By Doug Macron
Though an increasing number of RNAi drugs continue to move into human testing toward commercialization, the field has seen many of its earliest clinical candidates suffer setbacks, often due to a lack of efficacy.
Currently, there are more than 10 drugs based on the gene-silencing technology in clinical testing. Among them are Alnylam Pharmaceuticals' phase II respiratory syncytial virus therapy ALN-RSV01, Tekmira Pharmaceuticals' phase I cancer treatment TKM-PLK1, Sylentis' phase I glaucoma agent SYL040012, and Quark Pharmaceuticals' phase II acute kidney injury drug QPI 1002.
Initial reports on these and other molecules have thus far been promising. For instance, Silence Therapeutics this summer unveiled phase I data showing its siRNA-based solid tumor drug Atu027 was well tolerated and that a number of patients receiving treatment achieved stable disease (GSN 6/9/2011).
And in March, Gene Silencing News reported that the City of Hope was aiming to start a second clinical study to evaluate an expressed RNAi-based HIV/AIDS treatment after it showed signs of efficacy, albeit statistically insignificant ones, in a small initial trial (GSN 3/17/2011).
But early clinical successes do not guarantee similar outcomes in later-stage development.
Perhaps the most notable to disappoint in the clinic is Opko Health's wet age-related macular degeneration therapy bevasiranib, which holds the distinction of being the first and only RNAi agent to enter phase III testing.
Originally developed by Acuity Pharmaceuticals, which was later acquired by a firm that became Opko, the drug was an unmodified siRNA designed to silence vascular endothelial growth factor. It appeared safe and, in phase II testing, showed the ability to trigger dose-dependent decreases in the ocular lesions that characterize AMD (GSN 9/14/2006).
Questions arose about the drug's mechanism of action, however, culminating in a 2008 paper showing that bevasiranib's anti-angiogenic effect was the result of unintended immune stimulation, not an RNAi effect (GSN 3/27/2008).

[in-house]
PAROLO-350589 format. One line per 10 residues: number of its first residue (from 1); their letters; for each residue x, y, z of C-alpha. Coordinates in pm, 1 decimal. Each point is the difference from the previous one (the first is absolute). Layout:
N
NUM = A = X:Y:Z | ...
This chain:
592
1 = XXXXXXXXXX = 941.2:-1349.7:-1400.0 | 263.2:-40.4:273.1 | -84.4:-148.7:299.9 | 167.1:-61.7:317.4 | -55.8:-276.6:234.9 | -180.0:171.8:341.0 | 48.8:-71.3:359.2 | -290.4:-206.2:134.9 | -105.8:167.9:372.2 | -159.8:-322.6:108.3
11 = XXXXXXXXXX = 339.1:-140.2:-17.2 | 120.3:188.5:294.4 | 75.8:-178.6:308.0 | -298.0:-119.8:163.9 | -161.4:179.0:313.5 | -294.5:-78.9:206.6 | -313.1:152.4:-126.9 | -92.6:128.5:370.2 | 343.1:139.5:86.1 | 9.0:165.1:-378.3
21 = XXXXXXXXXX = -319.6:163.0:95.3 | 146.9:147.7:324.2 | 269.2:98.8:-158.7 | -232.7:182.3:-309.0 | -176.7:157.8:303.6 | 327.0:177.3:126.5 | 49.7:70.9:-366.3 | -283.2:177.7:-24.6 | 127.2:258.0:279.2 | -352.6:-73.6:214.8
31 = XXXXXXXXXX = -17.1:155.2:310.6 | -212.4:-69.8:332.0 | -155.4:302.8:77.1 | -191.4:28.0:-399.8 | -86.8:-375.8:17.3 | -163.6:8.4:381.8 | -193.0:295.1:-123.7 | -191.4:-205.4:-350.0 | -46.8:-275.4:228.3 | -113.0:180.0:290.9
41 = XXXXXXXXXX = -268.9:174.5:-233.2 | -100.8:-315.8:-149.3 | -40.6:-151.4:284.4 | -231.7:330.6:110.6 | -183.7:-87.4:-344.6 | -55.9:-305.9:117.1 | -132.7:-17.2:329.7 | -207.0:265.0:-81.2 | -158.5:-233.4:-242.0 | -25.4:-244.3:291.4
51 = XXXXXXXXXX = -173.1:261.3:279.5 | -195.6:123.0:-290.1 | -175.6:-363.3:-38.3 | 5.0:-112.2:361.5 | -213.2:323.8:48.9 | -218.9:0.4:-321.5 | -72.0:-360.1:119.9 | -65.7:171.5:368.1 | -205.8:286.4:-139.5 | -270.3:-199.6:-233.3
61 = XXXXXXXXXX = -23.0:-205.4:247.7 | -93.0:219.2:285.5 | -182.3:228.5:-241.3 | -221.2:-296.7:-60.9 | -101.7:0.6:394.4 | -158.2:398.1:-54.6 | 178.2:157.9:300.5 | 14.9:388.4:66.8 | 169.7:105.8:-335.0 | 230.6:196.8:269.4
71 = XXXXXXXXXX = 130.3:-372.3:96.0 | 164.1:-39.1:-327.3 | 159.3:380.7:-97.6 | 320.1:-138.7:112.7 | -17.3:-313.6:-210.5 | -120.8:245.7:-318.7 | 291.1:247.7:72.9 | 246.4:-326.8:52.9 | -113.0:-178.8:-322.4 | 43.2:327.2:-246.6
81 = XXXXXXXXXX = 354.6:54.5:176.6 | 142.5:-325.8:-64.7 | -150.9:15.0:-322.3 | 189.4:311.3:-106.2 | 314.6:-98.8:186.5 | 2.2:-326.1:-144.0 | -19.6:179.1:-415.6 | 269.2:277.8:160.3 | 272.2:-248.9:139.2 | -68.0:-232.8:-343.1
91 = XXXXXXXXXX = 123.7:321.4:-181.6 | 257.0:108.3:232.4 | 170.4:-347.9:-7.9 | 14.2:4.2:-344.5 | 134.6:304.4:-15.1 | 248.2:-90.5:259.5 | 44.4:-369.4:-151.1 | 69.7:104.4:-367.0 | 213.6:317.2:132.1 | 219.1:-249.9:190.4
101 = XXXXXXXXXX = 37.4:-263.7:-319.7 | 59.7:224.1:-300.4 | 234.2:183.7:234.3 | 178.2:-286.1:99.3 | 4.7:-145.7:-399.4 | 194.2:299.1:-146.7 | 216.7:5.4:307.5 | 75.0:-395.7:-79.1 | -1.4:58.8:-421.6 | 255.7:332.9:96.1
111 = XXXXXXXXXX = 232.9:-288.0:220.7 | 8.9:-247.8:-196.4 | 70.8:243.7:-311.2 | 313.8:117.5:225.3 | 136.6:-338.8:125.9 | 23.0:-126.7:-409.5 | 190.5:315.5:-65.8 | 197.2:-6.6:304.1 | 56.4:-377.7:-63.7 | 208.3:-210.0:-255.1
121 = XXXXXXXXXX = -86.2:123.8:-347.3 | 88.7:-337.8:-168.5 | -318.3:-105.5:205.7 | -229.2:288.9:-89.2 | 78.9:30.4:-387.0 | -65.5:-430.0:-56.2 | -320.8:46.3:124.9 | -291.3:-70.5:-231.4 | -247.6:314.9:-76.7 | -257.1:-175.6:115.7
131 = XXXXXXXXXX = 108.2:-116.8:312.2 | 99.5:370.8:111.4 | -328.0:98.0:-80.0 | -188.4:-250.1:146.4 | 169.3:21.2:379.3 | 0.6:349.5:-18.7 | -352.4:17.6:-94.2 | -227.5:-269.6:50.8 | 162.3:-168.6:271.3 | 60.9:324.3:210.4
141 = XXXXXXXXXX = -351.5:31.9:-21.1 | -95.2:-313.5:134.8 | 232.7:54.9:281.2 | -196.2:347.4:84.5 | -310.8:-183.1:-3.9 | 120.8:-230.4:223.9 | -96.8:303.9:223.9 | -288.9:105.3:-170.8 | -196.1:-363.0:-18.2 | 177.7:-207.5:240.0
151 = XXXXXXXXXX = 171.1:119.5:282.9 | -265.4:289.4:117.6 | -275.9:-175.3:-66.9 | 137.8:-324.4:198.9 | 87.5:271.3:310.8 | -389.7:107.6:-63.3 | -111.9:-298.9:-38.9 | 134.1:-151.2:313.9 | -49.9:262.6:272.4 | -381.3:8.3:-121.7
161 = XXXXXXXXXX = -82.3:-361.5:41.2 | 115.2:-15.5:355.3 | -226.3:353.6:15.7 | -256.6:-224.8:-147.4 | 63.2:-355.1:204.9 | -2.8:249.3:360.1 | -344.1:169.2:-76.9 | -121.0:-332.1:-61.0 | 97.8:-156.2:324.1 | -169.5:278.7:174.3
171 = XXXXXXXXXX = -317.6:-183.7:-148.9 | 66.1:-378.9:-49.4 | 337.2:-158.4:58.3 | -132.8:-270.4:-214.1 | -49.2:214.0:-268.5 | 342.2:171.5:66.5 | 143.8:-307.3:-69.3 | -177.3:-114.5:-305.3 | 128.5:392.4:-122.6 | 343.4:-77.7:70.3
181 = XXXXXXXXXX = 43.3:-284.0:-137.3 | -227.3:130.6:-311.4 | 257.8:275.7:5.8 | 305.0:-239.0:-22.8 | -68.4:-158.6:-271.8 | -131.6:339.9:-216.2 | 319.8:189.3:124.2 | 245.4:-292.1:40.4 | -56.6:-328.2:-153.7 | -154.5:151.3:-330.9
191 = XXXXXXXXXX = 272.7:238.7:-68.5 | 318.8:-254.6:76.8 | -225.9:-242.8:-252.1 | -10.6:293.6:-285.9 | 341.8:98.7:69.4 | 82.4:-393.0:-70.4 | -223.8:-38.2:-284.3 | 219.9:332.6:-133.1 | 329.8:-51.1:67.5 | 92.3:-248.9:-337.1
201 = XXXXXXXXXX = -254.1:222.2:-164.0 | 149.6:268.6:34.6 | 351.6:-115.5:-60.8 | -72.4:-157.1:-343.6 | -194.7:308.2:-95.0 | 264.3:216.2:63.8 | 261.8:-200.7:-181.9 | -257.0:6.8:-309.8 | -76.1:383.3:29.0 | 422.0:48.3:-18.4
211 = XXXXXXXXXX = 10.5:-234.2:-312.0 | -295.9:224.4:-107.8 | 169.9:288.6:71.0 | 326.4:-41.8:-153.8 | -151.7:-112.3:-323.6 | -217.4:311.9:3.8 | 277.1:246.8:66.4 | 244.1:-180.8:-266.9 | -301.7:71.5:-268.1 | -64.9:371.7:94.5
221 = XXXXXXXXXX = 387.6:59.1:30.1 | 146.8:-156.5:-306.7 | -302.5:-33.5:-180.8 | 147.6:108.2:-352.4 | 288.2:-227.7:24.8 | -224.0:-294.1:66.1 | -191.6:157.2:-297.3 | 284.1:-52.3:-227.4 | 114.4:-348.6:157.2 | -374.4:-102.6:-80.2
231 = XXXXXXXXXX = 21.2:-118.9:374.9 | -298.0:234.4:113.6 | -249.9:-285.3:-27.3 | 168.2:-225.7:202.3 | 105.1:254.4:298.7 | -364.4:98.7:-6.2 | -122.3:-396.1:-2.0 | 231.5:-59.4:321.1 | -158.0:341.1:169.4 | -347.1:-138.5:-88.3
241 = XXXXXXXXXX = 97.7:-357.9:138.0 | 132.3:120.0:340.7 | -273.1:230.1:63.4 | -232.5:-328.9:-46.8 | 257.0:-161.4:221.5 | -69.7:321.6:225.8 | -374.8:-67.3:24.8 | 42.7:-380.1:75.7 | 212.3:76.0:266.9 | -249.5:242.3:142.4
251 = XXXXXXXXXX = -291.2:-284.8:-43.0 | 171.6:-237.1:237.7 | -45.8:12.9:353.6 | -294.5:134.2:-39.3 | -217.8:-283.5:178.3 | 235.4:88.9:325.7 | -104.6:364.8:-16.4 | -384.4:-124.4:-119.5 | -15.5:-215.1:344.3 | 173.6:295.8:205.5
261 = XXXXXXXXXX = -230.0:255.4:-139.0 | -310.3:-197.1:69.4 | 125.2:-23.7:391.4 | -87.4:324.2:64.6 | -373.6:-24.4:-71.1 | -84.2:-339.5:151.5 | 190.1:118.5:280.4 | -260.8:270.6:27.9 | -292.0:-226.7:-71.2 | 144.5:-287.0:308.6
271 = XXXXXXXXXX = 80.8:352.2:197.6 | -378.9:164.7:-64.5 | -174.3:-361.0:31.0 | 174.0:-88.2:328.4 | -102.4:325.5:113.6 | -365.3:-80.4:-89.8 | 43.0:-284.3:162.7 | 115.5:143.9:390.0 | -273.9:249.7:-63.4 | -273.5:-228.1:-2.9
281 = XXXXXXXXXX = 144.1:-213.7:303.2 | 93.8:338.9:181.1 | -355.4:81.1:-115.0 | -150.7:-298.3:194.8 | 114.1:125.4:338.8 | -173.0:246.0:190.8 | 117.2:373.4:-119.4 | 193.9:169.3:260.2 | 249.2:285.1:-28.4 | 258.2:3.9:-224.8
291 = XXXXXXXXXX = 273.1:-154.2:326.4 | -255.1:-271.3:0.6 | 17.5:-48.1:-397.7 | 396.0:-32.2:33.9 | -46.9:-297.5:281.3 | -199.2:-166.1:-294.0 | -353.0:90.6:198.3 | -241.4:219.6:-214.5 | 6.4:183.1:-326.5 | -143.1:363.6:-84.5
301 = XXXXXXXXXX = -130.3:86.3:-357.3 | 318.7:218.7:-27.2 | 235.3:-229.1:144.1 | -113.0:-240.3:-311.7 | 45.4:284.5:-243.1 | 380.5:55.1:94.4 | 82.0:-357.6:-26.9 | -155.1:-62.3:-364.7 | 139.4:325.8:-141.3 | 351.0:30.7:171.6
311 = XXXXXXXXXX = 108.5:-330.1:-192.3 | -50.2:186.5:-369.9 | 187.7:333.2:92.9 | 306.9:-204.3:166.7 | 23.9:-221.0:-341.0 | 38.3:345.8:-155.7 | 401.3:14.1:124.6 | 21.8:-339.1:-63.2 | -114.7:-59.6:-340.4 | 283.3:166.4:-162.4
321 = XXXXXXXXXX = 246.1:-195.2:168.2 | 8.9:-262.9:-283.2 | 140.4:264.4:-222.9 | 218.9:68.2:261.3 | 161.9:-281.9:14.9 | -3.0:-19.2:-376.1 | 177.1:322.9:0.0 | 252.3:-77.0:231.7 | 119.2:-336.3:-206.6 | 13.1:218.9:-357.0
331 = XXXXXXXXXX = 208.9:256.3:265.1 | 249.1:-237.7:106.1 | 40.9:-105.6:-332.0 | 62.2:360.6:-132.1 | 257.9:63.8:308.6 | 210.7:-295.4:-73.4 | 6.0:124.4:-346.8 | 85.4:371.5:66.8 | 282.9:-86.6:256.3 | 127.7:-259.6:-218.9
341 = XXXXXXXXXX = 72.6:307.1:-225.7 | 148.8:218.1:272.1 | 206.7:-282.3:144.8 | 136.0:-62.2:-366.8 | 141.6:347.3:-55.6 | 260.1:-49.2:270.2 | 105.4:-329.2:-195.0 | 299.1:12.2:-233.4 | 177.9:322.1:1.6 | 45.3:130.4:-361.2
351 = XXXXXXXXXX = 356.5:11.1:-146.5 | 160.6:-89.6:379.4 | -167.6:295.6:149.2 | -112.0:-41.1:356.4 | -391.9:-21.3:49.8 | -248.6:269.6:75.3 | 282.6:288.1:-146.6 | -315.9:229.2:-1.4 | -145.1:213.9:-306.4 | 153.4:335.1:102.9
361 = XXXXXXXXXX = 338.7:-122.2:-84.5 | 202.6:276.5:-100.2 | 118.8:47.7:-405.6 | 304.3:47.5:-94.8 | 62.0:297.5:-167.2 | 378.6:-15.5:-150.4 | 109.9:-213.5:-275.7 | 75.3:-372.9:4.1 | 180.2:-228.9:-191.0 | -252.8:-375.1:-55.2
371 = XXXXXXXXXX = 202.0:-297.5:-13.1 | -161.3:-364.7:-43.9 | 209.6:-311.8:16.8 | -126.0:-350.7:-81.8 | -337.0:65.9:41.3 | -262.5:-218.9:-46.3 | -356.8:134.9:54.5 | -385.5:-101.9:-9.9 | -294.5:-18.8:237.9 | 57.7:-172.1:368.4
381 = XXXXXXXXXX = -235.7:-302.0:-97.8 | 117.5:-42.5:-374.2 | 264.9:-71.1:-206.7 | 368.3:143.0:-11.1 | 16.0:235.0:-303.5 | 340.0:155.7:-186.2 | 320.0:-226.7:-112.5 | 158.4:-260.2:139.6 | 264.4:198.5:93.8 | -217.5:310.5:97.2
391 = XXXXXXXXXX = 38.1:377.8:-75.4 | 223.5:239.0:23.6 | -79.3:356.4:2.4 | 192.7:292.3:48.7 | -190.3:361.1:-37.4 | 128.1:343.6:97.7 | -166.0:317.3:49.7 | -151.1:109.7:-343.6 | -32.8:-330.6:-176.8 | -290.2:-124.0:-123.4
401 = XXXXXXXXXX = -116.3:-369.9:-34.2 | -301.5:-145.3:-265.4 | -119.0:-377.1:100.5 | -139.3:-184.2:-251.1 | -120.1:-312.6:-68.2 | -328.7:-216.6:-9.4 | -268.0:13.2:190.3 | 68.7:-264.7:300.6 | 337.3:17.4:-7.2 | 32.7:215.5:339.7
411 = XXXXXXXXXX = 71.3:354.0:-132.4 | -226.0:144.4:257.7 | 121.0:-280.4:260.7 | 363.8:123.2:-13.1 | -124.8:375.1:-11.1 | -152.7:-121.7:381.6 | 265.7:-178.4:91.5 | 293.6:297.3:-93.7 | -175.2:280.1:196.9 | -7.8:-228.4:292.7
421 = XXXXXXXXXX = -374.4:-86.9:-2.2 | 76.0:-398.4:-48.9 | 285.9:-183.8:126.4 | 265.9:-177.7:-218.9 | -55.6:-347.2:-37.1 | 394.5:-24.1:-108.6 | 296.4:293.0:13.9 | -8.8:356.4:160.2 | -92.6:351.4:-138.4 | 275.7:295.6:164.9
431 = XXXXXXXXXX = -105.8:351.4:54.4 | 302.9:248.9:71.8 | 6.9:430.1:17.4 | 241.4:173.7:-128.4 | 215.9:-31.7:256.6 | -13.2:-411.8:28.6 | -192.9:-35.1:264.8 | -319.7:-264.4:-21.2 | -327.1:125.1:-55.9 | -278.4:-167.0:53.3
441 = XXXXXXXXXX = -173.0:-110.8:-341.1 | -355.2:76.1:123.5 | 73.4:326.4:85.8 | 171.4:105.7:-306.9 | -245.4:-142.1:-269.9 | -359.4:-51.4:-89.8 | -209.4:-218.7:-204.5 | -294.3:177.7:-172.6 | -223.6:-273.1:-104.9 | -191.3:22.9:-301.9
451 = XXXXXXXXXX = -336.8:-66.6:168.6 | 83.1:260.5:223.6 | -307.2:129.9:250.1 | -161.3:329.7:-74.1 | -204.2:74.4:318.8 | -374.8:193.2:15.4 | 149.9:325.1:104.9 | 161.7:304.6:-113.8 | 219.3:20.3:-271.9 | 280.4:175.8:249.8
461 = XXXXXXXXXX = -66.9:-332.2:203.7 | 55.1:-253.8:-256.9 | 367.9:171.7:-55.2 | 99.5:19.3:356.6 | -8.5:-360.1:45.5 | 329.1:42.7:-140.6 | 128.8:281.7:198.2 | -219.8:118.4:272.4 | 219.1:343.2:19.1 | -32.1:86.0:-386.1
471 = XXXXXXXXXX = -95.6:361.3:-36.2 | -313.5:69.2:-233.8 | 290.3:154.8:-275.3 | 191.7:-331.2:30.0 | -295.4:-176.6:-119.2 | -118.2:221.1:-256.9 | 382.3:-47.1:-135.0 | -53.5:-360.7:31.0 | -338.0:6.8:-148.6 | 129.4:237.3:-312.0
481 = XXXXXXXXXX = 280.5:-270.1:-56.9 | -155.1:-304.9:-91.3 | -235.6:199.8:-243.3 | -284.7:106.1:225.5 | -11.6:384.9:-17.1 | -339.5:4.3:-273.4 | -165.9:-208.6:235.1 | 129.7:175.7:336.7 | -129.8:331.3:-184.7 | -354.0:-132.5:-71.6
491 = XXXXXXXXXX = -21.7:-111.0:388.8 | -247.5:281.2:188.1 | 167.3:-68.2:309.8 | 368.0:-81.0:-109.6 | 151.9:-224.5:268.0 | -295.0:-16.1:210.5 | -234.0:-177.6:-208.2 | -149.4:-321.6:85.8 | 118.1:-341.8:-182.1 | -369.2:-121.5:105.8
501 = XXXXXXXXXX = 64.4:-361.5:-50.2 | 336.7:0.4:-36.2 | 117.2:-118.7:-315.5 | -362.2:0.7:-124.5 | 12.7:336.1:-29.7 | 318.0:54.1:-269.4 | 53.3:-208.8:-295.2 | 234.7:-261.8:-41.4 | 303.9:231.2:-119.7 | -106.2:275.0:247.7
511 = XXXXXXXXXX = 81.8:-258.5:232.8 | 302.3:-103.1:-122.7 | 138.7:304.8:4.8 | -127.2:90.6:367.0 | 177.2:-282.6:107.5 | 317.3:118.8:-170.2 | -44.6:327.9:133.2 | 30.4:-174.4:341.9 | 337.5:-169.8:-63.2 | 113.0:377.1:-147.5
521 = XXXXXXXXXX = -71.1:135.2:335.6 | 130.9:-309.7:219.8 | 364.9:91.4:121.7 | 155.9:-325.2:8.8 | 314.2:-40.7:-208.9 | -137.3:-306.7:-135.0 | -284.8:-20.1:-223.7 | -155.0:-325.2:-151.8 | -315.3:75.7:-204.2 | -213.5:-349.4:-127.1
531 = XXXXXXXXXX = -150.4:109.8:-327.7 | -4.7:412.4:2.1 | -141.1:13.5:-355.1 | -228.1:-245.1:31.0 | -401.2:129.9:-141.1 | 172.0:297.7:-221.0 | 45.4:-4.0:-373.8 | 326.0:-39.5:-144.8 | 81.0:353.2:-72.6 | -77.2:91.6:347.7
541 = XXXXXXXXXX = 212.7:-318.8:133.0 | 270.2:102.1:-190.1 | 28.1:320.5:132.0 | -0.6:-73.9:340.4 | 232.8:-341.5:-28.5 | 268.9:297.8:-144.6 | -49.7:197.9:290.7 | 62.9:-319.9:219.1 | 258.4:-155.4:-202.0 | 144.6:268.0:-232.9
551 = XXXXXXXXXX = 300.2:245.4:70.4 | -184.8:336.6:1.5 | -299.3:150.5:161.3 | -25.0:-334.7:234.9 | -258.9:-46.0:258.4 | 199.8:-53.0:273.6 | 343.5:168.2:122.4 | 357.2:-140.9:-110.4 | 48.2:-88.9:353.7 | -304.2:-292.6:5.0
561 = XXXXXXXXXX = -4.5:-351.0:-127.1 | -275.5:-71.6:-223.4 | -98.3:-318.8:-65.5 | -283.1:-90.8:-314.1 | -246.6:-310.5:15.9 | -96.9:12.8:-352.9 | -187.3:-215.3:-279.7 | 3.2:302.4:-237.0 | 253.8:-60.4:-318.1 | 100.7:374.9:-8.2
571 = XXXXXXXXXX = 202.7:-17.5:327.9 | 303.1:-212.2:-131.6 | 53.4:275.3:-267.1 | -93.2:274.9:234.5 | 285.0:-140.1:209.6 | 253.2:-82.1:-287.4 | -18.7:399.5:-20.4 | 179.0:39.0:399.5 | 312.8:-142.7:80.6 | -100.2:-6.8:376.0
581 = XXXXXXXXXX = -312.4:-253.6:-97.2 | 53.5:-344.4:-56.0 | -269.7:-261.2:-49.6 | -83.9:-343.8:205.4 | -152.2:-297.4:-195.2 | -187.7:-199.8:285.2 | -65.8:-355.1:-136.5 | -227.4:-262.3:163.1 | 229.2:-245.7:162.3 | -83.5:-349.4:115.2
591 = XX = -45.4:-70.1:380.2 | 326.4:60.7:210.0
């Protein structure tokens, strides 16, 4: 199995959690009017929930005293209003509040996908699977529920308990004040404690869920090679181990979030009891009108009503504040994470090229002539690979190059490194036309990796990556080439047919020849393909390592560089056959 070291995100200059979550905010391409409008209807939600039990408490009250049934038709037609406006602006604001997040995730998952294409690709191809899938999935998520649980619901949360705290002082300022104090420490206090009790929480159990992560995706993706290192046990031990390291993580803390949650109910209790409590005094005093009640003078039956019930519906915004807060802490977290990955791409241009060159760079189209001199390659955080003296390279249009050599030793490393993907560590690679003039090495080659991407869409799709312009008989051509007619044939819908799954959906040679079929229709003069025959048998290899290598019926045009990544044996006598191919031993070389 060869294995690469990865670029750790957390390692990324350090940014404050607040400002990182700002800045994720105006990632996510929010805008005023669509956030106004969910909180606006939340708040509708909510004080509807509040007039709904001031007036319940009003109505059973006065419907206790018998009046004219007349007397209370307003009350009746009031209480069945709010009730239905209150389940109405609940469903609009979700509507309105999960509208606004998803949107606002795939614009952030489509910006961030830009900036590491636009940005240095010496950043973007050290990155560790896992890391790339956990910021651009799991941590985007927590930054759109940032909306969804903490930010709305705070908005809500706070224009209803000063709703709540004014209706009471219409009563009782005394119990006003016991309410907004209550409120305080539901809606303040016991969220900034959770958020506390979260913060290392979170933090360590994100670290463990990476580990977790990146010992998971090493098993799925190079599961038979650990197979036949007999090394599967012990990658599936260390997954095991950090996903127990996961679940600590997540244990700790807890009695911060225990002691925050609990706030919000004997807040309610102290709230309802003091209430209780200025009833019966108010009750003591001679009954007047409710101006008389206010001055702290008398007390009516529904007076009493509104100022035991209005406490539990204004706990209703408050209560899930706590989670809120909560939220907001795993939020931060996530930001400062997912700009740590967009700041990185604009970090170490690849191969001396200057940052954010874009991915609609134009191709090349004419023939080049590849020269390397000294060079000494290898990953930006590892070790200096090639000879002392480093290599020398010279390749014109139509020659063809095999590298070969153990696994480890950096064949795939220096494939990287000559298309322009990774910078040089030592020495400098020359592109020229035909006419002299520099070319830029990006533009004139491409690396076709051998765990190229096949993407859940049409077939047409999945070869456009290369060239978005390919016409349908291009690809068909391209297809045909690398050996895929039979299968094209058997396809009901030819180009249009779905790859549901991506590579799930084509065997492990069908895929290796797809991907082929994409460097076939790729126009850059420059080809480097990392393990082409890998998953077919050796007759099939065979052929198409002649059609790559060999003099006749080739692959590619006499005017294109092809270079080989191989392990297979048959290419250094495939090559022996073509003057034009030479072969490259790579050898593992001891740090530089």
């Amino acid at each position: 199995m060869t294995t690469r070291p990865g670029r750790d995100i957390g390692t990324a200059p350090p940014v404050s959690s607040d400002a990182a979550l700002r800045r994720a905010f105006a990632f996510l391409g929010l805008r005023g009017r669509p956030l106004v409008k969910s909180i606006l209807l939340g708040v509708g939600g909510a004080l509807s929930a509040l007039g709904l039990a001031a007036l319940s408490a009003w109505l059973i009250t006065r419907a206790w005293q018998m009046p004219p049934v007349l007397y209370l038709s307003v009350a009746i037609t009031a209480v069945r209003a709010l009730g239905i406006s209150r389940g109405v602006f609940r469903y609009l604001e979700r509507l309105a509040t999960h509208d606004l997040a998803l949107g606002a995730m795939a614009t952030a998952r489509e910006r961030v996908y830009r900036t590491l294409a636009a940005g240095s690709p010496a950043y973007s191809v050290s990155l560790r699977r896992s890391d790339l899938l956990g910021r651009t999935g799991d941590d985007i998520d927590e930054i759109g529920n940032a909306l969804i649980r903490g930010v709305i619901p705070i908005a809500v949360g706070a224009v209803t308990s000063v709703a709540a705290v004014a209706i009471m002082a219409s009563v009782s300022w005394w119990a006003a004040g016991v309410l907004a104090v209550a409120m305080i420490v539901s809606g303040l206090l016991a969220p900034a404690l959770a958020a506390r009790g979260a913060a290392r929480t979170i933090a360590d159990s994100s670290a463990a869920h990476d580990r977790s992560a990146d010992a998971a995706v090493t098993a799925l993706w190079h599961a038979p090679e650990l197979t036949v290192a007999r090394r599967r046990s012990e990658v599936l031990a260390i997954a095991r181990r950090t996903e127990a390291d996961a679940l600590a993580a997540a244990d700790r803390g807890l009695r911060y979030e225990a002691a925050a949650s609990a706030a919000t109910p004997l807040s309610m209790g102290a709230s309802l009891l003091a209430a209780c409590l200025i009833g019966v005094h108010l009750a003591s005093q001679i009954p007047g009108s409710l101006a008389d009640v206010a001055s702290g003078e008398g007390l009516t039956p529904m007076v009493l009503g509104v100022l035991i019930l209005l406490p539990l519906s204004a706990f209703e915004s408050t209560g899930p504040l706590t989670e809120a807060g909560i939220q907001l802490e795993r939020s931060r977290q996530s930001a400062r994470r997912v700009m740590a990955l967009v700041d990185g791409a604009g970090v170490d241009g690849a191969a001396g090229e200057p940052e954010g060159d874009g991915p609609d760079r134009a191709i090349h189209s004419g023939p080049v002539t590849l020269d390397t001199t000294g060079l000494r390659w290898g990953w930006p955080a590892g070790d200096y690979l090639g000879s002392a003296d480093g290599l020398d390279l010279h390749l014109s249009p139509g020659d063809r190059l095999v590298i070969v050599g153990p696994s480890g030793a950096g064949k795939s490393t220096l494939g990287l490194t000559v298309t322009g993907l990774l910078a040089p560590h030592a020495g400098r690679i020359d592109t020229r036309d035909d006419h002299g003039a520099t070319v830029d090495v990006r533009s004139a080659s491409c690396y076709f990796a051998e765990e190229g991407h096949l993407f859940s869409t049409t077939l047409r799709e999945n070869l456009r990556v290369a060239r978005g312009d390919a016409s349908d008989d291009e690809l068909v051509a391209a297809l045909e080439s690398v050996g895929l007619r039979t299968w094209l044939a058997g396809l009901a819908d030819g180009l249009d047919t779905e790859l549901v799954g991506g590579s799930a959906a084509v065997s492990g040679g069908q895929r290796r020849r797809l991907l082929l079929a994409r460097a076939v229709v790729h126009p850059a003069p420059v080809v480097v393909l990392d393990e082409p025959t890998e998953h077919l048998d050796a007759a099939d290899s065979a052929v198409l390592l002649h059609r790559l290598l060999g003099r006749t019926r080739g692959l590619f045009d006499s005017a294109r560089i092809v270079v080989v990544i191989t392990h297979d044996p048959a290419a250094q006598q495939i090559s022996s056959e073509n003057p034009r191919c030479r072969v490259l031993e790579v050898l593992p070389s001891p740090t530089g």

Yet Opko pushed forward with the drug, eventually advancing it into a phase III study. However, the company halted that trial in early 2009, a move attributed to a review of the trial's initial data that suggested it was “unlikely” to meet its primary endpoint (GSN 3/12/2009).
Opko has stated that it is evaluating alternatives for continuing to develop bevasiranib, but has not offered any specific details.
Another RNAi-based AMD agent, Allergan's AGN-745, suffered a similar fate.
Originally developed by Sirna Therapeutics, the drug targeted vascular endothelial growth factor receptor-1. Like Opko's bevasiranib, AGN-745 appeared promising in initial human testing, suggesting dose-dependent improvement in visual acuity in treated patients (GSN 5/6/2005). On these data, Sirna licensed the drug to Allergan for $5 million upfront and as much as $245 million in clinical milestones (GSN 10/7/2005).
However, AGN-745 failed to perform as well in Allegan's hands, failing to meet a key efficacy endpoint in a phase II study, prompting the company to hand it back to Merck, which had since acquired Sirna (GSN 5/28/2009).